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Video:Install Crown Molding

with Steve Crider

Want to add visual excitement to a room? Consider installing crown molding. Watch how to cut and cope crown molding.See Transcript

Transcript:Install Crown Molding

Hi, I'm Steve Crider for Home. Crown molding is one of those things homeowners would like to add to their home. It gives visual appeal. And if you can do it yourself you can save a lot of money.

Crown Molding Basics

Before you tackle that crown molding job there are a couple of basics I need to show you just to get you going.

There are two ways to cut inside corners on crown molding. Simple miters butted together are great if you are going to caulk and paint. If you are going to stain, however, wood has a tendency to shrink over time, and these miters will open up.

Coping the joint is a more forgiving way and will help hide defects over time. I'll show you how to do that next.

Prepare the Miter Saw

This is the back fence of your miter saw. When you cut crown molding, that molding is going to rest up against that fence. If your fence isn't tall enough, you can screw on some homemade extensions like we're doing here.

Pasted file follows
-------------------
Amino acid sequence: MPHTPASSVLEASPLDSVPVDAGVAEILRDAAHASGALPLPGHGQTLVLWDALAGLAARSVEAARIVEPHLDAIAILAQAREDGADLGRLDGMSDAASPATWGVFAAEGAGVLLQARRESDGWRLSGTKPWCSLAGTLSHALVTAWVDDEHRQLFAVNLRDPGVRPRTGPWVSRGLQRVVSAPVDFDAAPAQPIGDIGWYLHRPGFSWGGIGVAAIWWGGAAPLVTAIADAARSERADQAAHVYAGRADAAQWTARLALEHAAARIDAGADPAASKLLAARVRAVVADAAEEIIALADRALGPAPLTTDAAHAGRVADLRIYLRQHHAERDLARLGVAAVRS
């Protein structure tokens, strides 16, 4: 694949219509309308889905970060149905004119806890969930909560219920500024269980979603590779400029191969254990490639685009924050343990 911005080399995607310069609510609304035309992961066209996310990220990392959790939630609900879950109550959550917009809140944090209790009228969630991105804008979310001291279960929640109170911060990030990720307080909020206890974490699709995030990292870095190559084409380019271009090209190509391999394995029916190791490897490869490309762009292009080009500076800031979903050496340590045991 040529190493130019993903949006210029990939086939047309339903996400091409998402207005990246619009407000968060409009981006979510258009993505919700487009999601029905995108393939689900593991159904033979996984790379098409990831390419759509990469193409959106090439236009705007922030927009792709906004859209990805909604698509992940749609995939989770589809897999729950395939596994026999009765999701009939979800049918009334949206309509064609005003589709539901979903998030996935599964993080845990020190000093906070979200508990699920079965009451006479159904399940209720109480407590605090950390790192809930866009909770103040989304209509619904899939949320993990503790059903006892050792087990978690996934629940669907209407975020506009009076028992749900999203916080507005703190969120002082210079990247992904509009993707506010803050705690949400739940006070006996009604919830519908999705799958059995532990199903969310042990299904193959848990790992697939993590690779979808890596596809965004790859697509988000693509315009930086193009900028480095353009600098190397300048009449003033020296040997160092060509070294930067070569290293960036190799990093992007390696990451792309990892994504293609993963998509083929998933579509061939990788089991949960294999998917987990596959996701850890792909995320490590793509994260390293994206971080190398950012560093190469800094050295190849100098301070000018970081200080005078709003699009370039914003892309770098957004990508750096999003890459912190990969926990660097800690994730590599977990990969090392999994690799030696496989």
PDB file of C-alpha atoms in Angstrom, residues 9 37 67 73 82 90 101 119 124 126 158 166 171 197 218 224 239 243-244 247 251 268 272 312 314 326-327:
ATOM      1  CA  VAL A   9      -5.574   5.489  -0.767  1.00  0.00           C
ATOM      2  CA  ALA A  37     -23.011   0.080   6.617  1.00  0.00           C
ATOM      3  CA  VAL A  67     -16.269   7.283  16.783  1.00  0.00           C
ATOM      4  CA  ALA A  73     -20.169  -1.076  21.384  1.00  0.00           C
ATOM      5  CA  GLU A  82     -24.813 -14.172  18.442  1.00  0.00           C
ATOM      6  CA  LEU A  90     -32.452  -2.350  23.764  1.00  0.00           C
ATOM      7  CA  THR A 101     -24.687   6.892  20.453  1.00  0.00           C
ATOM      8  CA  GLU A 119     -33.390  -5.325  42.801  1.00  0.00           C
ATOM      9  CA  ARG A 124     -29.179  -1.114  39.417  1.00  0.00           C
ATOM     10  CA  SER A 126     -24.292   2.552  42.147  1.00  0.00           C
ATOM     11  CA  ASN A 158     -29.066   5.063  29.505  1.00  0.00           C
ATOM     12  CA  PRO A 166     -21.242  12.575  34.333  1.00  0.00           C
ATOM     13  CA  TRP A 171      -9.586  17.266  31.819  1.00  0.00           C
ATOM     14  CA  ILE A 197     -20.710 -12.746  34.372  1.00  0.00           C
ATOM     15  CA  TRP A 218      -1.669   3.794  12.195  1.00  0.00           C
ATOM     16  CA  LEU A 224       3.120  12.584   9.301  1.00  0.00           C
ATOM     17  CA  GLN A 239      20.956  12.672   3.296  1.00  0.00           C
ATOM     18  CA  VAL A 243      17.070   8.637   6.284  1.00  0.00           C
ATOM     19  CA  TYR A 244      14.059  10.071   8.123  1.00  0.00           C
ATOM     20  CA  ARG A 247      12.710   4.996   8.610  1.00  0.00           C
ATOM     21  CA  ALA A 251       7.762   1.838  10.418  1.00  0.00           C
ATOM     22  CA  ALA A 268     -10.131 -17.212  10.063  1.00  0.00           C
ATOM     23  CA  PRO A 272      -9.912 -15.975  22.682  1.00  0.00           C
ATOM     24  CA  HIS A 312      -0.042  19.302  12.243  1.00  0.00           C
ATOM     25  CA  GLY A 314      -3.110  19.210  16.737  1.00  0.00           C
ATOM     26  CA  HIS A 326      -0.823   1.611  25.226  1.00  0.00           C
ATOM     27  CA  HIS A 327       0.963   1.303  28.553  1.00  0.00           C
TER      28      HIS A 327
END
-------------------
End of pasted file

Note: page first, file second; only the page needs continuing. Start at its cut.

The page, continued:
Or, you can dip into the tool fund, head down to the home store, and buy a saw that has a really big fence to begin with. Because, you know, half the fun of any project is buying new tools.

Cut the Crown Molding With a Miter Saw

One of the most confusing things for someone who cuts crown for the first time is understanding that in a miter saw, when you cut crown, you cut it upside down. That means that the fence of the saw represents the wall; the base of the saw represents the ceiling.

Cut Crown Molding at a Precise Angle

A good crown job relies on precise angles. One of the most critical factors is making sure you get the molding into the saw correctly. If you have the flat portion of your crown molding flat against the fence, you're good to go.

If your saw comes equipped with crown molding stops, use them. It's paying attention to those details that will ensure much more professional results.

Cut the Inside Miter

The first step to coping that joint is cutting the inside miter. So set your saw for 45 degrees and go to it.

After you cut your miter, the next step is to get rid of this waste. If you have never done this before, a helpful tip is to outline the profile the miter with a pencil. This will give you a better line to follow with your coping saw.

Cut Away the Waste

Now, put your molding on a solid surface with an overhang. Take your coping saw and slowly and carefully, begin cutting away that waste.

Coping, if you're not familiar with it, is simply cutting away a profile of one piece of molding so it fits over another piece of molding. Finally, a little strategic sanding can help ensure a nice, tight fit.

Install the Crown Molding

Now it's time to test our work. Start first by slipping the butt joint up against the wall. And now the moment of truth--sweet! It looks like a miter, but through the years, when the wood starts to shrink, it won't open up like one.

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